Discovery could influence future missions into space
Violent explosions that ripped through our galaxy before the sun was born are thought to be responsible for the wealth of elements — particularly heavy metals such as gold and platinum — that are part of the makeup of our planet. Three Clemson University scientists are looking into exactly how these elements were produced and distributed throughout the Milky Way.
The trio — Benjamin Amend, Jonathan Zrake and Dieter H. Hartmann — have authored a paper titled “R-process Rain from Binary Neutron Star Mergers in the Galactic Halo,” which was recently published in The Astrophysical Journal.
The rapid neutron-capture process, or “r-process” referred to in the title, creates many of the heavy elements.
“Here on Earth we have a lot of heavy chemical elements like gold and platinum. The question is where did they come from. How were they produced?” explained Amend, lead author and a fourth-year Ph.D. student in the Department of Physics and Astronomy. “Where in the galaxy were they produced, and how were they transported here?”
Scientists know that when stars explode and die, they produce heavy metals. But not all stars’ deaths are equal, and typical supernova explosions do not synthesize significant quantities of r-process elements. However, a different type of explosion, produced following the collision of two neutron stars (ultra-dense remains of massive dead stars), might have the right conditions.
“Sometimes, when both stars in a binary system die and explode, they remain gravitationally bound, forming a neutron star binary system,” Amend said. “The neutron stars are very compact cores of neutron-rich material. Many of these paired neutron stars will orbit around their center of mass and eventually spiral inward and merge with each other.”
Scientists describe the resulting explosion as a kilonova.
“A kilonova is the event associated with these binary neutron star mergers,” Amend said. “It’s an extremely energetic explosion that produces a lot of these heavy chemical elements.”
Amend noted that many, or even most kilonovae, are thought to take place in the outskirts of galaxies, in regions referred to as the halo. Supernovae, on the other hand, generally go off in regions where stars are forming, such as in the flat, disk-like region of the Milky Way.
Amend and his collaborators are trying to understand how the newly minted material could make its way from kilonova sites in the Milky Way’s gaseous halo into the disk where it could be recycled into stars and planets. Did it float slowly through the galaxy, or did it have help?
“The origin of the elements is a long-standing theme in astrophysics,” Hartmann, a professor in the Department of Physics and Astronomy, explained.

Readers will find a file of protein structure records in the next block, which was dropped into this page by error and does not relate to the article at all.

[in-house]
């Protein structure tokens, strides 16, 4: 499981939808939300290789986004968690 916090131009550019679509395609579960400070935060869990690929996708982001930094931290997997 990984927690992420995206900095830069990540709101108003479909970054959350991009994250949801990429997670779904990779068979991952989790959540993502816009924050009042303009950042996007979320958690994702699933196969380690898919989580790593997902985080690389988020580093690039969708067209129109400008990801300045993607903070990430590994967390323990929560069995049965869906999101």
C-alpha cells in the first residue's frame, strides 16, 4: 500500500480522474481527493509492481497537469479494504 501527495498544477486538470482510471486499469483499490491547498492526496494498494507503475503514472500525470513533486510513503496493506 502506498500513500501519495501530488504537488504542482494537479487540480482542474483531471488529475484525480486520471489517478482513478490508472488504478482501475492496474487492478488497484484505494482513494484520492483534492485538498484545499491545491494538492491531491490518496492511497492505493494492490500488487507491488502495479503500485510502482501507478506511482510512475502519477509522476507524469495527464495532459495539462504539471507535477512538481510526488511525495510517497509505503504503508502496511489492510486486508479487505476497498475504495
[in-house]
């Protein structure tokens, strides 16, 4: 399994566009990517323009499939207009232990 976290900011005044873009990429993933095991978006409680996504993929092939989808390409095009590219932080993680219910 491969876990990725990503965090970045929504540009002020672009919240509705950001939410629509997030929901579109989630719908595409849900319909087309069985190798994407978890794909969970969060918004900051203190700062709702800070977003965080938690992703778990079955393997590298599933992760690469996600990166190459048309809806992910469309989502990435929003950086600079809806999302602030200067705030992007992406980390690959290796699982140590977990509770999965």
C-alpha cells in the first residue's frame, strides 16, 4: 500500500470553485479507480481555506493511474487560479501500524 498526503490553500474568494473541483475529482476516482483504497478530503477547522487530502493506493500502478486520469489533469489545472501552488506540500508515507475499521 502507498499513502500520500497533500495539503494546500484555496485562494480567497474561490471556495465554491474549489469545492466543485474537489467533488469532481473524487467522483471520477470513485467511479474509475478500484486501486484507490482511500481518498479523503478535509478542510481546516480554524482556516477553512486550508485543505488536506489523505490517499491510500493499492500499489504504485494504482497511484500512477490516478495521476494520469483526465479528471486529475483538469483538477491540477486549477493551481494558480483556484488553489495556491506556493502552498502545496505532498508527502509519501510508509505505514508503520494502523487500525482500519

Thinking about the dispersed elements, Hartmann contacted Zrake, an assistant professor at Clemson and a computational astrophysicist. “He had consulted me because he suspected that the result could depend on the dynamics of interstellar gas motions, and that’s where my expertise is,” Zrake recalled. “I do computer simulations of hydrodynamic flows.”
Moving through the galaxy
Zrake shared his computer code with Amend, who used it to study the phenomenon of flows moving through the galaxy, which the pair compared to putting a couple of drops of ink into a cup of water to see how the ink disperses.
“Ben looked at what happened, and we found that nobody had the right mental picture of what could happen after the neutron star merger,” Zrake said. “No one had really discussed the qualitative aspects of what would happen to the metals that it was exploding into the halo environment.”
Zrake said the initial paper doesn’t include the computer simulations, which he said will be explored in a subsequent paper. “We decided the first paper would outline the qualitative aspect of the heavy element distribution.”
According to Amend, one of the paper’s main conclusions is that the material from the explosions of binary neutron stars can reach the disk through two methods. It can get to the disk through either very slow-acting turbulent diffusion — the mixing that takes place in the halo and disk environments — or through large-scale flows of gases and other materials.
“So together we worked out the mathematics, which we refer to as a ‘toy model,’” Zrake said. “It’s a toy model because it captures the basic qualitative aspects in a way that we can study with pencil and paper. It’s a thing that can be tested against more detailed calculations than could be done with the computer code.”
Hartmann said he expects the paper will contribute to understanding how heavy metals are spread through the galaxy and could also influence future missions into space.“Ben’s Ph.D. project will advance several aspects of the enrichment history of stars and gas in the Milky Way,” Hartmann said. “The impact of this investigation on the field will be through an advance in GCE [galactic chemical evolution] modeling and could drive the development of new observing strategies or NASA/European Space Agency missions.”
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